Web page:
I spent eighteen months troubled: why doesn’t teacher training stick? I wondered how trainers can prepare teachers to recall key actions, even if their school offers no reminders. In my previous post I covered a few essentials: excellent school leadership and professional development; using practice in training; checklists. None was a solution however: what more could trainers do to ensure trainees act on their training (or their checklist) under pressure?
Light dawned when I asked a voice coach, Jude Millins, how she helped her clients remember her training when speaking. Her suggestion was simple.
If a speaker wore a bracelet, she suggested, they might touch it before speaking: a reminder to straighten, breathe deeply, adopt the right pitch.
I wondered where else such a trigger might apply and recalled a checklist in Ticked Off, ‘Does this action merit a sanction?’ It’s designed to help teachers issue sanctions fairly and consistently: it’s a way to maintain (or regain) calm under pressure, but it must be used when teachers are least likely to remember it. I wondered what trigger might help, and thought a measured walk to pick up their markbook could usefully precede any sanction. This would provide time (and a cue) to run through the checklist (for more on the effects of this checklist, see Tim Scarborough here). You could even keep a cheatsheet in the markbook: the checklist, and useful phrases emphasising the purpose underlying your sanction.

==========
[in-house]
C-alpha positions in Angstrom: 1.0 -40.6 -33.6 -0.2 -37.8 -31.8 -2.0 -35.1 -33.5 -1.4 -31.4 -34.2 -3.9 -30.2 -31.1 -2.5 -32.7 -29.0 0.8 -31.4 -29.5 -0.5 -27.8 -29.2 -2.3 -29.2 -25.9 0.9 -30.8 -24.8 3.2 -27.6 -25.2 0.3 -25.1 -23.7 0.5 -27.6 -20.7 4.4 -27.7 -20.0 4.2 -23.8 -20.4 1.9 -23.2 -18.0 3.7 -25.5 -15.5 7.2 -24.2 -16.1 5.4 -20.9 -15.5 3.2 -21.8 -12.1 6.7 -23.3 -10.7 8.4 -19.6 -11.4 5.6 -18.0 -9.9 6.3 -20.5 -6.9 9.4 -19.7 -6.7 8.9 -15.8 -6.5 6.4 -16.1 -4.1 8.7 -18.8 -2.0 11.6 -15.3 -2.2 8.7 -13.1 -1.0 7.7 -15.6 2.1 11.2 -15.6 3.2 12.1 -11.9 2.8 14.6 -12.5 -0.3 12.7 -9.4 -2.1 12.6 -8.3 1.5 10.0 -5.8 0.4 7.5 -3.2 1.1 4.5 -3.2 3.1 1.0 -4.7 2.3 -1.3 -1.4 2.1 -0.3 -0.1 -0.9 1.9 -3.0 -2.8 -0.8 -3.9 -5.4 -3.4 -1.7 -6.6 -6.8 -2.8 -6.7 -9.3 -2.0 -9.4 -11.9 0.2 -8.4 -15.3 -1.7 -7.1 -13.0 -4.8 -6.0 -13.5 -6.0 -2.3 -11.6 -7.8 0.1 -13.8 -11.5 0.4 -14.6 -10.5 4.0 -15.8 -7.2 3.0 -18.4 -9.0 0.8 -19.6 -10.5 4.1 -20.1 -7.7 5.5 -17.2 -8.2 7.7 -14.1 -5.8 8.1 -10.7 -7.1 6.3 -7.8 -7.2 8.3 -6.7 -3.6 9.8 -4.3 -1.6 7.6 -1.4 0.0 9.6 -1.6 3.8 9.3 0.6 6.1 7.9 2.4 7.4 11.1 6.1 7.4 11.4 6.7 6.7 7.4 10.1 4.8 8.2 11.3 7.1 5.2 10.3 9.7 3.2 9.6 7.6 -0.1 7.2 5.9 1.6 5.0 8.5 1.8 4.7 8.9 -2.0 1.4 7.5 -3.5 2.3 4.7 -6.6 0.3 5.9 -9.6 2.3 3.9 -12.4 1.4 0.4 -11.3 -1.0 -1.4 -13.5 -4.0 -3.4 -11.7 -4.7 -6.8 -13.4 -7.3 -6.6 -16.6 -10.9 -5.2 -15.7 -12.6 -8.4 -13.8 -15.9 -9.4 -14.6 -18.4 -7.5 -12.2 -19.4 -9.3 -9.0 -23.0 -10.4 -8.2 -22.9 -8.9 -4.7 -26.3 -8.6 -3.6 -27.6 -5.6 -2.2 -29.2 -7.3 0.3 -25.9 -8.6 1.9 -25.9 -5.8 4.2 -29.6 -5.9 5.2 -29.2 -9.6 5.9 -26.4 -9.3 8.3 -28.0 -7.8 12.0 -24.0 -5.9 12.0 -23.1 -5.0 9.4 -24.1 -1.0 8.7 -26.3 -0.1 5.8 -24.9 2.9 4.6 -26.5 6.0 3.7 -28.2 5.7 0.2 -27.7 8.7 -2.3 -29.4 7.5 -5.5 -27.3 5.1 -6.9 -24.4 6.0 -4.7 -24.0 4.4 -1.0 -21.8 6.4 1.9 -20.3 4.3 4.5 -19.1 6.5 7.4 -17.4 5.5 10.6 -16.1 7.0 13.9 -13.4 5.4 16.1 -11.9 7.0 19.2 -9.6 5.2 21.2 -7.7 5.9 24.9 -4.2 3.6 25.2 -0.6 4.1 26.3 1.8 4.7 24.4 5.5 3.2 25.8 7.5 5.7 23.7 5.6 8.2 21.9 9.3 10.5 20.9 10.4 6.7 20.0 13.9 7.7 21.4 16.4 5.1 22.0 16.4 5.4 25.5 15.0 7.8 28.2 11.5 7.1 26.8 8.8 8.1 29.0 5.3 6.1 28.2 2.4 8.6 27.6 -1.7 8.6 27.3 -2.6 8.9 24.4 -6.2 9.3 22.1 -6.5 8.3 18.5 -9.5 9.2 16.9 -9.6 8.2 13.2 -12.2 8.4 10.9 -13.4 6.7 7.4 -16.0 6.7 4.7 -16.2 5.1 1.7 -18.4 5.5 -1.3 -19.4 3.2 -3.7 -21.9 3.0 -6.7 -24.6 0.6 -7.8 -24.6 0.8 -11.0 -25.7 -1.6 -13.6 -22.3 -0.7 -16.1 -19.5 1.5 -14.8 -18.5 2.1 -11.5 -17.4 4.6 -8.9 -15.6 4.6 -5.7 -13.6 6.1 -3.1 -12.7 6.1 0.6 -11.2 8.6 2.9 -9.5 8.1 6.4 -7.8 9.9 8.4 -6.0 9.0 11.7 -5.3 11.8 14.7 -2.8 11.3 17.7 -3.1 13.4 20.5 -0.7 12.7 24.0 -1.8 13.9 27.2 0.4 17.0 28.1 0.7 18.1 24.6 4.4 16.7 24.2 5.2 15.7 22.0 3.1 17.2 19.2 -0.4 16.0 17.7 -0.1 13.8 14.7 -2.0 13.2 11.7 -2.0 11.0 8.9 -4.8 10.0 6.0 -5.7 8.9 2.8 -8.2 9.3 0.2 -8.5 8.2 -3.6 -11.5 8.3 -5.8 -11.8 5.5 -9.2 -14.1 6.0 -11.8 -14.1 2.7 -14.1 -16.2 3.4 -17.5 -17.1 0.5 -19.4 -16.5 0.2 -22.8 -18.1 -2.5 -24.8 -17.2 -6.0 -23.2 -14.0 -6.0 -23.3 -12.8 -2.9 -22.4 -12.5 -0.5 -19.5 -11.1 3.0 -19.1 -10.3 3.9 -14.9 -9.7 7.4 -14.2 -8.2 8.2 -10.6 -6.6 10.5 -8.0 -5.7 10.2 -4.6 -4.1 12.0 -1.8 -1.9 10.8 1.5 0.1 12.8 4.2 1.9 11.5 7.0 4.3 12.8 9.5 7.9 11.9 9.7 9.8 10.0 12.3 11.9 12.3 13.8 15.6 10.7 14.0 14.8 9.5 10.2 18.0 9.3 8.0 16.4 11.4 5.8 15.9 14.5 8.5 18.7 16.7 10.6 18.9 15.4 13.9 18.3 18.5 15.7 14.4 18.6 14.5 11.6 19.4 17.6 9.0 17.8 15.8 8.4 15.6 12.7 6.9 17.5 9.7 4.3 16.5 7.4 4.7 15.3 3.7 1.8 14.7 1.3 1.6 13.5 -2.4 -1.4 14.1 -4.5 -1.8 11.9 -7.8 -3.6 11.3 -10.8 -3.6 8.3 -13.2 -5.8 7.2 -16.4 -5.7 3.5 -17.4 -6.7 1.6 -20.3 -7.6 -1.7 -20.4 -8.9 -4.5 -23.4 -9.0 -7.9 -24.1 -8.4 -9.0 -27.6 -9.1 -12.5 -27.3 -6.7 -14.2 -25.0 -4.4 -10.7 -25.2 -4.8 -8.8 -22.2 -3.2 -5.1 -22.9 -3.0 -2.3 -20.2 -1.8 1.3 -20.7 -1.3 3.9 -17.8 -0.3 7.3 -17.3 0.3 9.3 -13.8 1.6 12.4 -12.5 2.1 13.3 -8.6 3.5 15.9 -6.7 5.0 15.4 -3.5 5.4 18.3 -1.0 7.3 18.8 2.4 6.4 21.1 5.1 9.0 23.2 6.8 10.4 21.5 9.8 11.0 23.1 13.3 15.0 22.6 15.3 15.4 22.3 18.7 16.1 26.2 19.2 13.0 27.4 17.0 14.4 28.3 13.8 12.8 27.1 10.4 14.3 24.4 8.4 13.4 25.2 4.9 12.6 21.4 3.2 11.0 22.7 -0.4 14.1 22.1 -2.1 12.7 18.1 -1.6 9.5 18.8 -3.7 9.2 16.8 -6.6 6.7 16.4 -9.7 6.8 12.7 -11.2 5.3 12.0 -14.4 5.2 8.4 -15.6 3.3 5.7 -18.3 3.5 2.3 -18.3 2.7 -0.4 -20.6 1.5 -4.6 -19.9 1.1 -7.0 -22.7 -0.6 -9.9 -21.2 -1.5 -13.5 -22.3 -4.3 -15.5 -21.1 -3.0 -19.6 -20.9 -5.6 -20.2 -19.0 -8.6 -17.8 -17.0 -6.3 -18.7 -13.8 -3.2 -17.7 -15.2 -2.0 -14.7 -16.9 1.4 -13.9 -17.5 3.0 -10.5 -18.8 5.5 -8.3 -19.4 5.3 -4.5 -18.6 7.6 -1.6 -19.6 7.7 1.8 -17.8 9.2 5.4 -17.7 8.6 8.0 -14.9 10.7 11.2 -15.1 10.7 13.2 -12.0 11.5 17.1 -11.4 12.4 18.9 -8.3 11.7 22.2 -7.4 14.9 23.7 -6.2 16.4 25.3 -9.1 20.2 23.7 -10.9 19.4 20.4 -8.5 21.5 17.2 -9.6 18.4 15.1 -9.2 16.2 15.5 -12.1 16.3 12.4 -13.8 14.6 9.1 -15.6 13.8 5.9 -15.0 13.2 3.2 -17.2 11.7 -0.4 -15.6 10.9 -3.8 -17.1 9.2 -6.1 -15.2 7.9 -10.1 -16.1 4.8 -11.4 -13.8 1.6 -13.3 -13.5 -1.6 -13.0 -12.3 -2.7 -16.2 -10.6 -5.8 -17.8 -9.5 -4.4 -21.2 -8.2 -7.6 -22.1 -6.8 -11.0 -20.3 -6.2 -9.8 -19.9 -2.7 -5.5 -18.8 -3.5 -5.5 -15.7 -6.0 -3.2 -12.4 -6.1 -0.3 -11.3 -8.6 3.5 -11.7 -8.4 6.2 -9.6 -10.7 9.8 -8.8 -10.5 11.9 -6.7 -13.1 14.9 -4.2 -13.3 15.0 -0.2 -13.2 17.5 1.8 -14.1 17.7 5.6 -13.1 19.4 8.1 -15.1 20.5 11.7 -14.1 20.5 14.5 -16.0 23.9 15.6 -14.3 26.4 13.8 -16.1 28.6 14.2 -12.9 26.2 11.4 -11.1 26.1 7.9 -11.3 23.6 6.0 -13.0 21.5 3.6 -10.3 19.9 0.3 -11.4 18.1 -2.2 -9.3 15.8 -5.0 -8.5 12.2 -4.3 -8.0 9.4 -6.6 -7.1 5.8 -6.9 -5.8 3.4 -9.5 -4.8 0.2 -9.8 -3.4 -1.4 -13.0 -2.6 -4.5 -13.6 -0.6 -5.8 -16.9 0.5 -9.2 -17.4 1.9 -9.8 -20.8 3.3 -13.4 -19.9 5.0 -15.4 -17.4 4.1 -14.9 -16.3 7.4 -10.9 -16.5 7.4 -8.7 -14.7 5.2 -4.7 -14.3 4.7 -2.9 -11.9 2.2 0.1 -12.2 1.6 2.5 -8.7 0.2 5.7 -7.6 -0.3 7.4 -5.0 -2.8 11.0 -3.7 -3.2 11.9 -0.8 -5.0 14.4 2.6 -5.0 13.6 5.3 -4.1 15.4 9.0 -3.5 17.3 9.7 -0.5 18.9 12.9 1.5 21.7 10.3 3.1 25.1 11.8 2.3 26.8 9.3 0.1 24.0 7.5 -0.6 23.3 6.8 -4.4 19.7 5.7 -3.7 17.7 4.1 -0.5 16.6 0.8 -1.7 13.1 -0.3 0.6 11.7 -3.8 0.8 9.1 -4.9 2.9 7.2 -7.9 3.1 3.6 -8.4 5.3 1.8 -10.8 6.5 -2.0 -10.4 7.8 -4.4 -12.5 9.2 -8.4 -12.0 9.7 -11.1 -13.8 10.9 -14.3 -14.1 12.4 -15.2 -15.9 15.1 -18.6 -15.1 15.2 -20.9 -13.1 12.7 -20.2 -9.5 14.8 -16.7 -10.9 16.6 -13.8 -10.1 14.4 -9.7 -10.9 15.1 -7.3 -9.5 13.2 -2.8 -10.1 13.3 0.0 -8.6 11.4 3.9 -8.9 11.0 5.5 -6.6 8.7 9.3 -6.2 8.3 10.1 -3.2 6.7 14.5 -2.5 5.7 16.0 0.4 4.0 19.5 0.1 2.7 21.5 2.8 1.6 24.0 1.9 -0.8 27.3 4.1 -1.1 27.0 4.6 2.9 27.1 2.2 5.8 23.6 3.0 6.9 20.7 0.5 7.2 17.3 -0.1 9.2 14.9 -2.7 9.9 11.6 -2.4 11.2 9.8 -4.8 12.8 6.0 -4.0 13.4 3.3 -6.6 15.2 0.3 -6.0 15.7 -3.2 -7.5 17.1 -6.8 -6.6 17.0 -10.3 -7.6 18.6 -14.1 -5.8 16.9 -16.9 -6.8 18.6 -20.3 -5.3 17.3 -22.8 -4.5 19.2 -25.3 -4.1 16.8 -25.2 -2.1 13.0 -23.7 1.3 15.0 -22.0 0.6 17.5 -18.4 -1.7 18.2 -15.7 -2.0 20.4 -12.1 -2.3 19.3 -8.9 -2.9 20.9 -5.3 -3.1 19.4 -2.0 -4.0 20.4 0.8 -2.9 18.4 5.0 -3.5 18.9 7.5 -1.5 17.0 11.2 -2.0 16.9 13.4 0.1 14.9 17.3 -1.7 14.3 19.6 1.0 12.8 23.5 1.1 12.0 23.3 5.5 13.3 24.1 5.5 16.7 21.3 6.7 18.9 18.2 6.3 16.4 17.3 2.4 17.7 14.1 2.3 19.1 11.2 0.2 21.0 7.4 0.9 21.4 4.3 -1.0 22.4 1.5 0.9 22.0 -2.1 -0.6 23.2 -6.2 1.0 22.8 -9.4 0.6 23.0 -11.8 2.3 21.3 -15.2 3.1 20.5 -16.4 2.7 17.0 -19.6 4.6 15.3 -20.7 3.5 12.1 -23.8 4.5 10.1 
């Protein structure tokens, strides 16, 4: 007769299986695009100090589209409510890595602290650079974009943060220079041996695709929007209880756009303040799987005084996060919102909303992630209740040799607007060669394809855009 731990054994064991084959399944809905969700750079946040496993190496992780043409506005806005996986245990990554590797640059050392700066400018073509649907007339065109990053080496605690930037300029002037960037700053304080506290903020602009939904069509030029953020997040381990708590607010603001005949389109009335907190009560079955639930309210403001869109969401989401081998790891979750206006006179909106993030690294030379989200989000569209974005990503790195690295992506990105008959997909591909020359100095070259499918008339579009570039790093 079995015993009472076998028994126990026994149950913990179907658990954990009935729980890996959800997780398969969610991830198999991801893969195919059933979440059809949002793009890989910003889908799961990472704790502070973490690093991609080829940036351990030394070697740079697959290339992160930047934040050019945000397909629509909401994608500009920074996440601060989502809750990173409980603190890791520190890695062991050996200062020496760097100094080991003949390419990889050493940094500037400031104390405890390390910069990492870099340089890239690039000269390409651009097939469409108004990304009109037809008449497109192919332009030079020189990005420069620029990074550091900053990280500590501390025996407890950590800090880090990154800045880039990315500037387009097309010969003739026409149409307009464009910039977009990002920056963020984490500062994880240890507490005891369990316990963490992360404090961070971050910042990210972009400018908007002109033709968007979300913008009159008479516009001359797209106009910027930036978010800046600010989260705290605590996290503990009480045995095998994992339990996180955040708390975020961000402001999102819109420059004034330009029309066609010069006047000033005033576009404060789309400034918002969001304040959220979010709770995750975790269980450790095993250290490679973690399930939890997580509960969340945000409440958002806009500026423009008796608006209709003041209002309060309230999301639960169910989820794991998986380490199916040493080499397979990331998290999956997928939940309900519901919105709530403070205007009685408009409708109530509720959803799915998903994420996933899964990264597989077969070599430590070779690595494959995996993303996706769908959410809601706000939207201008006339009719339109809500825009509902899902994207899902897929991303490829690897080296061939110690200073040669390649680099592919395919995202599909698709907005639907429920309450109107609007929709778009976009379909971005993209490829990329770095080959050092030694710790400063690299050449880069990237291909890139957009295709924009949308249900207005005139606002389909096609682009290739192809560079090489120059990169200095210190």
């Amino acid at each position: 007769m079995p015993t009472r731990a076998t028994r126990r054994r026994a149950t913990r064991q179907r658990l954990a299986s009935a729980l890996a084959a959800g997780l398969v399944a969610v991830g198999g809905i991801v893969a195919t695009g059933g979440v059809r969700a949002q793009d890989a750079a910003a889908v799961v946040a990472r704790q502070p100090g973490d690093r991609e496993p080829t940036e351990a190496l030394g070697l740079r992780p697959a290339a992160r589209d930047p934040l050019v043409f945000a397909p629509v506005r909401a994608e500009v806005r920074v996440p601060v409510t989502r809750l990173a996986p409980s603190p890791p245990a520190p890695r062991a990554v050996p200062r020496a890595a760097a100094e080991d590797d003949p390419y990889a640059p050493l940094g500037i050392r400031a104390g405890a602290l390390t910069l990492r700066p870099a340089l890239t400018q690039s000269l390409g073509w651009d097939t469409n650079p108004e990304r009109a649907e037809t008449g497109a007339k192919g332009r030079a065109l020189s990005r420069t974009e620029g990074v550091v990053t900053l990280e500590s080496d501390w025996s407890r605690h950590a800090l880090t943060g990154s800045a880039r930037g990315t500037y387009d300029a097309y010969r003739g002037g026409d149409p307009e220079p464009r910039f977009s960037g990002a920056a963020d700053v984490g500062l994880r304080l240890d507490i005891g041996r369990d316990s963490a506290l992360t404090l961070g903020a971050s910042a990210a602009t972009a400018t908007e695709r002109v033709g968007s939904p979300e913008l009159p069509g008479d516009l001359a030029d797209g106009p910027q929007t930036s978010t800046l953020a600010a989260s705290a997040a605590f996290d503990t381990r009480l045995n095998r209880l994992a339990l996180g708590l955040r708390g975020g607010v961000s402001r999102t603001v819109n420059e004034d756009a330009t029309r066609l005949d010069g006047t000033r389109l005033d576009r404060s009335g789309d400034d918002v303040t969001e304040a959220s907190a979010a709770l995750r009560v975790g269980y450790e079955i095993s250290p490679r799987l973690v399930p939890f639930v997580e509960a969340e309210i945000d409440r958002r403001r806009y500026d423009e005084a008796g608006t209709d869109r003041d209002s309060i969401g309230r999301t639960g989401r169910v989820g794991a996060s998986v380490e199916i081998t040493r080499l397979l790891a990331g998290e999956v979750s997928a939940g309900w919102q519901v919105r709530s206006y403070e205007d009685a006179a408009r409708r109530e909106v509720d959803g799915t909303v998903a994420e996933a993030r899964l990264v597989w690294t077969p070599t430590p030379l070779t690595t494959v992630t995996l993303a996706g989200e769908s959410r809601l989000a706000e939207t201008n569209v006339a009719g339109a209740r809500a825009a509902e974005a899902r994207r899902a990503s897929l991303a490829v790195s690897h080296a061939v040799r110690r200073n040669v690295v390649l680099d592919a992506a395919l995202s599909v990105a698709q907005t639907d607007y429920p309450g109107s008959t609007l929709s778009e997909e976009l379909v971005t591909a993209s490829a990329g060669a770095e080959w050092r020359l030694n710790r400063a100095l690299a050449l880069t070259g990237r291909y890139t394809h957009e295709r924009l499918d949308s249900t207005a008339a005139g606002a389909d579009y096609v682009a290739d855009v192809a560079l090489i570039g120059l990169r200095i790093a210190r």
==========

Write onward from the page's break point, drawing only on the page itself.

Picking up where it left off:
Learning more about the power of habit
This reminded me of an article arguing that success in work is like success in sport: we must balance stress with rest, maintaining physical, emotional, mental and spiritual strength. The key point is the power of habits and rituals to keep these imperatives balanced:
We first understood the power of rituals to prompt recovery by observing world-class tennis players in the crucible of match play. The best competitors, we discovered, use precise recovery rituals in the 15 or 20 seconds between points—often without even being aware of it. Their between-point routines include concentrating on the strings of their rackets to avoid distraction, assuming a confident posture, and visualizing how they want the next point to play out.
These routines have startling physiological effects. When we hooked players up to heart rate monitors during their matches, the competitors with the most consistent rituals showed dramatic oscillation, their heart rates rising rapidly during play and then dropping as much as 15% to 20% between points (‘The Making of a Corporate Athlete‘).”
This moment of calm was exactly what I was trying to reach for trainees: a ritual which would remind them of their purpose, their checklist, or their best selves.
I also realised how much the power of habit was doing for me – specifically in learning languages.
Fifteen minutes study each morning on Memrise has allowed me to manage functional reading and listening in Swedish. It’s become a habit: a day without my morning language learning feels strange. So now I’m looking to design habits to ensure I complete boring-but-important and crucial-but-neglected tasks.